An Interview with Sweet and Sour

Words: Viv Wang, Sydney Farey, Eleanor Hsu, Chetan Kharbanda and James Yang.
Edited/Compiled: Viv Wang
Photographs: Abby Ching

The Sweet and Sour Zine (SNS) was conceived in the middle of isolation by founder Sydney Farey. As COVID-19 spread across the world, along with it came a rise in xenophobia catalysed by the pandemic. Without everyday physical interactions and our usual support networks, people begin to lose a sense of community. That’s what inspired Sydney to post in ANU Facebook groups in search of a like-minded team to found SNS. After an overwhelming amount of submissions from the community (thank you!) and a lot of hard work from everyone on the team, Issue One of the zine was successfully launched on the 8th of August at Smith’s Alternative. What was a wet and cold day outside, could not stop the merriment and buzz of excitement that filled Smith’s that afternoon. As we are bi-monthly, sending in content for us to print is a way you can support us! Look out for Issue Two submission openings soon!


Following is an interview with Sydney Farey and some responses from SNS team members discussing the zine and its significance.

–Viv Wang


Founder Sydney Farey:


About you: 

I consider myself a visual artist and art historian. I work mostly in printmaking, and in ceramics more recently. I was born and raised in China, moving to Canberra when I was twelve years old. My identity is a mix between my Chinese upbringing, my American family, and my life growing up in Australia.


What inspired you to found SNS?

I wanted to create a space for individuals with Asian heritage in Australia to share our thoughts, experiences and creativity, and provide a supportive platform where we can come together to explore our cultures, connect and heal. It is a powerful feeling when we realise we are not alone and many of our experiences are shared with others.


What has the reception been like thus far?

The reception has been overwhelmingly positive! From our dedicated executive team members and contributors, to the people who share our social pages and send us encouraging messages – we have been met with nothing but support from the Canberra, and greater Australia community. It goes to show how important a platform like SNS is, especially during tumultuous times like these. Our community is growing bigger and bigger every day.

On Aug 8 launch event, our FB page surpassed 600 likes, and our IG page surpassed 300 likes. Most online traction came from our Smith’s event at over 9.5k interactions. We had over 50 contributions to the first issue of the zine from all over Australia.


What do you hope SNS will be able to achieve?

I hope SNS can keep providing opportunities for Asian creators to develop and share their work in a supportive and creative environment, and continue educating the broader public through bringing attention to Asian stories and experiences. While most of our team and our community is based in Canberra at the moment, I hope SNS will keep growing and reach areas all around Australia.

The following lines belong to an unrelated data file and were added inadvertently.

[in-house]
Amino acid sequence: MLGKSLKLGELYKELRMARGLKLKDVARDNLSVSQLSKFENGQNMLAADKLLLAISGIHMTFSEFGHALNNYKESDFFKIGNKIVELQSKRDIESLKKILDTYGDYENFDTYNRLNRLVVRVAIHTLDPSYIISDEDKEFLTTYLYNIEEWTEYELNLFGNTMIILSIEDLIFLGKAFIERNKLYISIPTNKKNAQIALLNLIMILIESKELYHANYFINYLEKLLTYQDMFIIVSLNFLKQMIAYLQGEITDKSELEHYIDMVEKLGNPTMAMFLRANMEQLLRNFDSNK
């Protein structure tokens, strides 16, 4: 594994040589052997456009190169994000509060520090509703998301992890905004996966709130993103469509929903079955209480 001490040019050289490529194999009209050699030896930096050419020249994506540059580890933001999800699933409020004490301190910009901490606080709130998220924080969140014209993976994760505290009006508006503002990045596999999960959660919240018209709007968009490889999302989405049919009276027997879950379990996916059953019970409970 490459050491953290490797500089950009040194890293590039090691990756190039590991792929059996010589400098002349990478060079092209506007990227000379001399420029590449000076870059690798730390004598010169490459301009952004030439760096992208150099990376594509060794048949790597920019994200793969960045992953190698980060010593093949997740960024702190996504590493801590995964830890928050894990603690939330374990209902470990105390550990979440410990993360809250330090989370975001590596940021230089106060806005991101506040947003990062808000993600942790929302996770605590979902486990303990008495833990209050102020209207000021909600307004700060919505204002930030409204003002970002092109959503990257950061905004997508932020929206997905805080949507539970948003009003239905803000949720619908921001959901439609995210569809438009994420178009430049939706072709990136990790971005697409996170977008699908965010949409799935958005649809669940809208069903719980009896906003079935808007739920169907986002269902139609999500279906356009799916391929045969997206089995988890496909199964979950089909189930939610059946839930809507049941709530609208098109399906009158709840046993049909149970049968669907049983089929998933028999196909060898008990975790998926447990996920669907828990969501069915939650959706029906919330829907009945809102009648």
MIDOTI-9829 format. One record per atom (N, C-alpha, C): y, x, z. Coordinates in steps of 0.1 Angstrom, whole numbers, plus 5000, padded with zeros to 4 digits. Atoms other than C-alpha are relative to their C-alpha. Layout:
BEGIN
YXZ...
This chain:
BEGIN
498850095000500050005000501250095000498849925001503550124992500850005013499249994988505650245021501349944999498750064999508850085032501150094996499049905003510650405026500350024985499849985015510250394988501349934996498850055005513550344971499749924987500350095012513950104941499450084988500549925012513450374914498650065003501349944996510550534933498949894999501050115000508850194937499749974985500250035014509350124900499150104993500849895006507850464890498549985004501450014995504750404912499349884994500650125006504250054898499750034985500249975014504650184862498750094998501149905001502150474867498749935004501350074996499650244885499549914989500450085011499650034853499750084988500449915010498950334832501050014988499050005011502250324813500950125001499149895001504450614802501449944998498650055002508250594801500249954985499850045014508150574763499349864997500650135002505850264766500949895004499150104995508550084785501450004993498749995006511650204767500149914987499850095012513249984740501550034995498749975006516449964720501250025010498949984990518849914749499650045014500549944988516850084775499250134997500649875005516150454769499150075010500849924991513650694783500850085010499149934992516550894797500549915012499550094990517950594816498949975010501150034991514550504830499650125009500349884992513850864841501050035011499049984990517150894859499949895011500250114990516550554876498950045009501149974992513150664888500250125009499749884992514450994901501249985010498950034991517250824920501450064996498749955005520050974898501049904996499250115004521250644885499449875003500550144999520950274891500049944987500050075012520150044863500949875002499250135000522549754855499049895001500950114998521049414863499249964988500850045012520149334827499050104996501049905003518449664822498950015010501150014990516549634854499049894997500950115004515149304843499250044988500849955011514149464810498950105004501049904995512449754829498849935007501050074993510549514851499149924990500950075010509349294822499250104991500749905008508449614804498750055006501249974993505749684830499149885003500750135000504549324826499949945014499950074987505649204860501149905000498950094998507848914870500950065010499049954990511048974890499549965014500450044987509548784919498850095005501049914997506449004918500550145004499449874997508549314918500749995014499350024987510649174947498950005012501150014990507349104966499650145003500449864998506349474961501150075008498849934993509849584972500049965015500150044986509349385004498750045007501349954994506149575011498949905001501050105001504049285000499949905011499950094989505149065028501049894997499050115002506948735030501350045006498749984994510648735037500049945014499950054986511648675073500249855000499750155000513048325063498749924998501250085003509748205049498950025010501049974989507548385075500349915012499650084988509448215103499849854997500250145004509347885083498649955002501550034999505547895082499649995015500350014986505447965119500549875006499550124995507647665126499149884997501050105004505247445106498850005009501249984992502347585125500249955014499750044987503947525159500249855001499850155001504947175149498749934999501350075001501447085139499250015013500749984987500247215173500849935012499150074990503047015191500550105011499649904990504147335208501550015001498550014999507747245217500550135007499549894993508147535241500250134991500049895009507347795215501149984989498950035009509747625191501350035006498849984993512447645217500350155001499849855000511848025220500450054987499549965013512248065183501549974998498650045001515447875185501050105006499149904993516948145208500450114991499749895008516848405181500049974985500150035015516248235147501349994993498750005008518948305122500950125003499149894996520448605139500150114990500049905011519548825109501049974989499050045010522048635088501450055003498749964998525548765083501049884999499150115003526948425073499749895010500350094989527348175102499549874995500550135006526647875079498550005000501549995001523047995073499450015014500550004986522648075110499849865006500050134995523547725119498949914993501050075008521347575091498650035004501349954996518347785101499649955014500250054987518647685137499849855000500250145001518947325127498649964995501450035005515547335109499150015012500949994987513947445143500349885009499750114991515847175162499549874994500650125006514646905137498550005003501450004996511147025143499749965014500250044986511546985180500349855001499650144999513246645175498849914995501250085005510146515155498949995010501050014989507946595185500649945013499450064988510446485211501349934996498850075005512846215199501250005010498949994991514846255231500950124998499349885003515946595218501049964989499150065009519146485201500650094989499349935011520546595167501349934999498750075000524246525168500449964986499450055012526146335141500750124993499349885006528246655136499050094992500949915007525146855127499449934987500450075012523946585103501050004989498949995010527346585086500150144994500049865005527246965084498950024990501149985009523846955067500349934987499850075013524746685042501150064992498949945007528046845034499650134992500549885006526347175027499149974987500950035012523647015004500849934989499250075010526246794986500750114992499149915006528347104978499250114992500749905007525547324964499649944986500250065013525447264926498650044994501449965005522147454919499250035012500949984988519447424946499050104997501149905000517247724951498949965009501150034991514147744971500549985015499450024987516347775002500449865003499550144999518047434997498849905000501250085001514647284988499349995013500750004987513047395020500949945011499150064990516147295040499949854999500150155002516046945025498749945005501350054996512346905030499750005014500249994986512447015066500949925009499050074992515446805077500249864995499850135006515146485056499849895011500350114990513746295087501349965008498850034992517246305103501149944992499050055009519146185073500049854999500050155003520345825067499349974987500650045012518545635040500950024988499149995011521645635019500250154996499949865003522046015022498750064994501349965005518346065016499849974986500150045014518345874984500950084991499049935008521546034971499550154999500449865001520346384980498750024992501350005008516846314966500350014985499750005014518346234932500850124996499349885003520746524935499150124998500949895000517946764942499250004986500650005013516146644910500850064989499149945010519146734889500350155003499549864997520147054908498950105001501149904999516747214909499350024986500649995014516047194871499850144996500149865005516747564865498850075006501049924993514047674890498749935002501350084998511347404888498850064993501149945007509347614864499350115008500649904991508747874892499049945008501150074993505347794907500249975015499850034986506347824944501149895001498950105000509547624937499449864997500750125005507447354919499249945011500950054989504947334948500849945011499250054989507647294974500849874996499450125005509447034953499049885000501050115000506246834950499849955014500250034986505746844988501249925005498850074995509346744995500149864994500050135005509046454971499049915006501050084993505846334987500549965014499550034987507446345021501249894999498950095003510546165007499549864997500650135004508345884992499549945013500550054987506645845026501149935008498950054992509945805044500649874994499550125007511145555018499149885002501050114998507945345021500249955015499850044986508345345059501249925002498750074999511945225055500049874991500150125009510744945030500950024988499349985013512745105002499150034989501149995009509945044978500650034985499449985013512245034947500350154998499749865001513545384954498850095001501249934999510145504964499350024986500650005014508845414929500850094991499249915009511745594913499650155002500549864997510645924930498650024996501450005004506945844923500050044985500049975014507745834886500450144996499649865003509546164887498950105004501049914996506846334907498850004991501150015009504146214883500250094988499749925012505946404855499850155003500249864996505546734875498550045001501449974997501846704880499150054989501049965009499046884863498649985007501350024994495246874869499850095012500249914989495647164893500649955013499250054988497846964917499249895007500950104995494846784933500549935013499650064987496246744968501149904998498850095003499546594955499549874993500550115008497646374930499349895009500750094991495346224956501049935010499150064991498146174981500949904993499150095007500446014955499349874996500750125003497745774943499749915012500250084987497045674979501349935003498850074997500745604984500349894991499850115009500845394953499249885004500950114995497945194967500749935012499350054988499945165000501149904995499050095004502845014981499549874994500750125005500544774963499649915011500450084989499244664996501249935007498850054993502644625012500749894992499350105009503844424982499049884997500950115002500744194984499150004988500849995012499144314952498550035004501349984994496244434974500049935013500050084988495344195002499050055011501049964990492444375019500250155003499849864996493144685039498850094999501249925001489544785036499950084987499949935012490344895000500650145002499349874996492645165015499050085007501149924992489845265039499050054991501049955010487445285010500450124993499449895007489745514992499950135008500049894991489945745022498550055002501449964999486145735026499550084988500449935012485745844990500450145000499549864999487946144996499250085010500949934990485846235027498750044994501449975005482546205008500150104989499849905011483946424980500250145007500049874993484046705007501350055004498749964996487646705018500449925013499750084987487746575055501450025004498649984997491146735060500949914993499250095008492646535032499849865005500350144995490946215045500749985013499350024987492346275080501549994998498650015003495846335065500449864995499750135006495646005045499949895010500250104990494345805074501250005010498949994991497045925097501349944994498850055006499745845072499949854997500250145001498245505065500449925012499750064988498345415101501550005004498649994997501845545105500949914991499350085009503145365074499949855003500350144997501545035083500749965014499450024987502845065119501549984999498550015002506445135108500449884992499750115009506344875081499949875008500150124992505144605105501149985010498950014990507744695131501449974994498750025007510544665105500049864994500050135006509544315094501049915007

How can others support BIPOC creators/SNS?

While we were able to keep the first issue of SNS free as we received SEEF funding, our future issues may require a small charge in order to sustain printing fees and keep this platform alive. We will always try to keep SNS as accessible as possible, with free issues online at all times. The best way to directly support BIPOC artists is to do it locally! Attend BIPOC artists’ exhibitions, plays, shows, live sets, purchase locally produced art, clothing, crafts and objects from BIPOC creators.


The Sweet and Sour Team:


What motivated you to join the SNS team?

Chetan Kharbanda (Management): Race and culture takes up a huge chunk of my headspace as a POC living in Australia. Being an extroverted and super social person, I feel very connected to my peer group which constitutes people from all sorts of backgrounds. Despite this, I’ve always struggled to share some thoughts, ideas and experiences effectively due to a huge difference in personal context. When I saw Sydney’s post about a potential venture which will facilitate sharing the voices of the BIPOC community, the first thought that hit me was “Hell yeah!!”. 


What do you hope SNS will be able to achieve?

Viv Wang (Marketing): I hope SNS will become a popularised space where Asian creators feel safe and appreciated. I see SNS as an important tool in cross-cultural understanding as it provides a platform for creators categorically deemed as niche to publish their work.


How do you think SNS will impact Asians in Australia?

James Yang (Design): I think it will be a good way to attract more attention to the Asian-Australian experience, as I think it is something that is often deemed insignificant, or pushed to the side in light of other social issues.


Viv Wang (Marketing): I think the massive turnout and the really enthusiastic reception we’ve gotten so far speaks volumes about how such a project was needed. I believe SNS will assist in the popularisation and spotlighting of the wide varieties of Asian-Australian experiences which may help in the validation of other Asian Australians.


How can others support BIPOC creators/SNS?

Chetan Kharbanda (Management): I’d say follow the three E’s. Educate yourself, Empathise and Enact the change. We’re here to help you do that. 

Photographer: Abby Ching

















Think your name would look good in print? Woroni is always open for submissions. Email with a pitch or draft. You can find more info on submitting here.

We acknowledge the Ngunnawal and Ngambri people, who are the Traditional Custodians of the land on which Woroni, Woroni Radio and Woroni TV are created, edited, published, printed and distributed. We pay our respects to Elders past and present. We acknowledge that the name Woroni was taken from the Wadi Wadi Nation without permission, and we are striving to do better for future reconciliation.